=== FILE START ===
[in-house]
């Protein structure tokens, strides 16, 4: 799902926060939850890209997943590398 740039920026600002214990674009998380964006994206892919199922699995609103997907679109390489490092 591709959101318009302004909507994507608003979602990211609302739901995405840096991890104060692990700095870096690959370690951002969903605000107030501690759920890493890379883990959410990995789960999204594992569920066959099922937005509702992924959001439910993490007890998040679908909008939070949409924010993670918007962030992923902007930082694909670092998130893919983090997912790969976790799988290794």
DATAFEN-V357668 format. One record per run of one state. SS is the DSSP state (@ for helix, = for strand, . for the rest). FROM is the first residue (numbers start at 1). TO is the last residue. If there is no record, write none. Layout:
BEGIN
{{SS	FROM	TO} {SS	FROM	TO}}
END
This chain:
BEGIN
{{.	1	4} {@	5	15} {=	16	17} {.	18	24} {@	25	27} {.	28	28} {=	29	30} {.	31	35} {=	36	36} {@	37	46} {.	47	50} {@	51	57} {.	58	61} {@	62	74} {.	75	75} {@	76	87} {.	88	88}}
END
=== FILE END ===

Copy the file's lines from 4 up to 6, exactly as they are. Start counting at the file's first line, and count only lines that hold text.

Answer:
BEGIN
{{SS	FROM	TO} {SS	FROM	TO}}
END